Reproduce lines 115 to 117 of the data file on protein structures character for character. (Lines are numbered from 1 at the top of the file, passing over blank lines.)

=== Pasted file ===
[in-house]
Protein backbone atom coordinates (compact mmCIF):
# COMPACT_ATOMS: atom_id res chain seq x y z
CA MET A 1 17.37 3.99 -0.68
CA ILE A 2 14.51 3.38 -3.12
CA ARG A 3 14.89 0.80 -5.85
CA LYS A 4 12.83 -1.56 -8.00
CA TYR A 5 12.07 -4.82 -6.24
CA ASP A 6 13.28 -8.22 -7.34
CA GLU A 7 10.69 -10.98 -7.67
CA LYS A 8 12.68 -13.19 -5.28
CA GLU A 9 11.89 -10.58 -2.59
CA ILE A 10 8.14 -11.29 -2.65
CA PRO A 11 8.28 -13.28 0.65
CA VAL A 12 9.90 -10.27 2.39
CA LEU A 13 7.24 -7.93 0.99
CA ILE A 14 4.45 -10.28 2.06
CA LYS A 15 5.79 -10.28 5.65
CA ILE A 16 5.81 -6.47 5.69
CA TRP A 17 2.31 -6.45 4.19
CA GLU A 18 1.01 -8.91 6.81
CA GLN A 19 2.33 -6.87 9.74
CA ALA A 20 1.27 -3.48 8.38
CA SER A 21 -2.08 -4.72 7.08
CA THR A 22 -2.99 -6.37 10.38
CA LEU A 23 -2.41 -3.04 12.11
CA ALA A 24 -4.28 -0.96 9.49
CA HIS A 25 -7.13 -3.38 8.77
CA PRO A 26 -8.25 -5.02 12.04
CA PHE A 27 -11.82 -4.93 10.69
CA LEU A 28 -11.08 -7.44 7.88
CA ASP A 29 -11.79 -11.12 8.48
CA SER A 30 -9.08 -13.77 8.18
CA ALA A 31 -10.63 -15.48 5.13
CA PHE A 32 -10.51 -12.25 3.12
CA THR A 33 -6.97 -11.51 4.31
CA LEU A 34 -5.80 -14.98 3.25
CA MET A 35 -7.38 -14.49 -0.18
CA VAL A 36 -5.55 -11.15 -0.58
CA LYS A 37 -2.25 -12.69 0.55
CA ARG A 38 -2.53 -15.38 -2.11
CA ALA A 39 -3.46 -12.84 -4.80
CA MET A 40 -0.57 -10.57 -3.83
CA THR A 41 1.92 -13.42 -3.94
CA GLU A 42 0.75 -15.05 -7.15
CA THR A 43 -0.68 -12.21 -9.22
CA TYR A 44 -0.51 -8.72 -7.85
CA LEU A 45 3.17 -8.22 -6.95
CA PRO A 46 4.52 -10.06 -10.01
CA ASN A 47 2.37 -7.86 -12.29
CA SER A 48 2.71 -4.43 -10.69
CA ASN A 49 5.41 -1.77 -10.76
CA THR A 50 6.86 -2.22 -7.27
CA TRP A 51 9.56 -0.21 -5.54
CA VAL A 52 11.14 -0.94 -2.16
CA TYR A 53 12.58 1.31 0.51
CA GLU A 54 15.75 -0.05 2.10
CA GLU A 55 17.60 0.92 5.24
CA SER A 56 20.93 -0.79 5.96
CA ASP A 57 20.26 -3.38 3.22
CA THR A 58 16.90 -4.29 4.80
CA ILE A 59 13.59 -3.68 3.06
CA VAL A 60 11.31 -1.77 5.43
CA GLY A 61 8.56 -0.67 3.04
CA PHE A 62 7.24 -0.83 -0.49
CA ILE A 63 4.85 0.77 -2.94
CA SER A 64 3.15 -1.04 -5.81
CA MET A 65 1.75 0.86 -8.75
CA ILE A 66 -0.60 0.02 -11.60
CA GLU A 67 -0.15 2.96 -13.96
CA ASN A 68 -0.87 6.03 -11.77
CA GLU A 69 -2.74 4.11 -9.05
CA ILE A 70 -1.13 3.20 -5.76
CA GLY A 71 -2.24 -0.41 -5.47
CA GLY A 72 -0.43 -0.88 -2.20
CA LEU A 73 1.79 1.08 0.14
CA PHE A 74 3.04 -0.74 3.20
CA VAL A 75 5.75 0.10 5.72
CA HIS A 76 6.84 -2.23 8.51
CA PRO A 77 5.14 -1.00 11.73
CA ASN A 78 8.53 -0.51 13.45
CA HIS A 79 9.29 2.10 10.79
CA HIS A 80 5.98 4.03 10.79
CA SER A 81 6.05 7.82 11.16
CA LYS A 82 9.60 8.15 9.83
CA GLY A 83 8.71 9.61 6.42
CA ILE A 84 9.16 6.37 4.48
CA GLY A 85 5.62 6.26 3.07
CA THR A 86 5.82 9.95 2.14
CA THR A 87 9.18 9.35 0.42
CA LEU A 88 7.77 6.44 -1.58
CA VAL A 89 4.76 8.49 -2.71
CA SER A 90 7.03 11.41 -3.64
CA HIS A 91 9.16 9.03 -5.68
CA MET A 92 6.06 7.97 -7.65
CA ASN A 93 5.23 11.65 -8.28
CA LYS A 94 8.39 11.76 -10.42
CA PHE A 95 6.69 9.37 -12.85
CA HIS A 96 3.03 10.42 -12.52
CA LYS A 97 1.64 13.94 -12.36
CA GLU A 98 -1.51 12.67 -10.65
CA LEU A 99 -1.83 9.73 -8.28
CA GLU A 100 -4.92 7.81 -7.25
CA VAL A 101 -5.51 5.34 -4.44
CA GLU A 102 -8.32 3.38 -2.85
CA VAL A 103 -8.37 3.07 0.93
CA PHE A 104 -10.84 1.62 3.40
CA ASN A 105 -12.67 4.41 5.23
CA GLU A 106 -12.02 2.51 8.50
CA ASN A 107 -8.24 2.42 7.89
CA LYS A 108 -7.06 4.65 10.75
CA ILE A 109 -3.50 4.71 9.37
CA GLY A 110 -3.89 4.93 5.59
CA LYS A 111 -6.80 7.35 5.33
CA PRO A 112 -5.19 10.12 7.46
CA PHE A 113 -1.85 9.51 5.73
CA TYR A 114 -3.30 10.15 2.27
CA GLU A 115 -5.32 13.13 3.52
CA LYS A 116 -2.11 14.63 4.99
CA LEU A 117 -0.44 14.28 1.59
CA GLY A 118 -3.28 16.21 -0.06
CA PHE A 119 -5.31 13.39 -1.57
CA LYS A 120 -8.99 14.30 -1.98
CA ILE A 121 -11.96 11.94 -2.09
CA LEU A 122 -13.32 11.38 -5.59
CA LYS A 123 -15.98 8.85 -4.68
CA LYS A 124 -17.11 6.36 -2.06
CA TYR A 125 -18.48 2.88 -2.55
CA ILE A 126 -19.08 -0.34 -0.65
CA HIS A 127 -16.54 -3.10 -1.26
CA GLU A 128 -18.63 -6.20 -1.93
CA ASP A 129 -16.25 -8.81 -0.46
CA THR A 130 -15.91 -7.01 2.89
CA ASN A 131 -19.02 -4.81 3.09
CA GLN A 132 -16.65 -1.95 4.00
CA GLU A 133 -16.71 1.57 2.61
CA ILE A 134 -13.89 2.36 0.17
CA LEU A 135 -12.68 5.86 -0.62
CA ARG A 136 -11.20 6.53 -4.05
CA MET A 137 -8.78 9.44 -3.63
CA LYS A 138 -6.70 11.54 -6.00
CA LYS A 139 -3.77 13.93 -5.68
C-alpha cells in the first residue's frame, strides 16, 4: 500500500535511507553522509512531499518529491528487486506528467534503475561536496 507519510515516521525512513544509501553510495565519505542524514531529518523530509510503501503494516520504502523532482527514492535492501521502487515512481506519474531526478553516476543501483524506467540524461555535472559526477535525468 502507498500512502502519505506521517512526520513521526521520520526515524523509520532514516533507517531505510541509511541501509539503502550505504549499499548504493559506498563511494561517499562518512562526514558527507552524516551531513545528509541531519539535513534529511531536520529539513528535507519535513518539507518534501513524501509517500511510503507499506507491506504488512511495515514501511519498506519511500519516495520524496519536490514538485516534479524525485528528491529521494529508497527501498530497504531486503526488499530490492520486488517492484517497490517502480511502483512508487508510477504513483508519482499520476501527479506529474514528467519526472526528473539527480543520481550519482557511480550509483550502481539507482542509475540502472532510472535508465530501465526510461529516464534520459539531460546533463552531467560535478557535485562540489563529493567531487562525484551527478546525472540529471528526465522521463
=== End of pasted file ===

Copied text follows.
CA PRO A 112 -5.19 10.12 7.46
CA PHE A 113 -1.85 9.51 5.73
CA TYR A 114 -3.30 10.15 2.27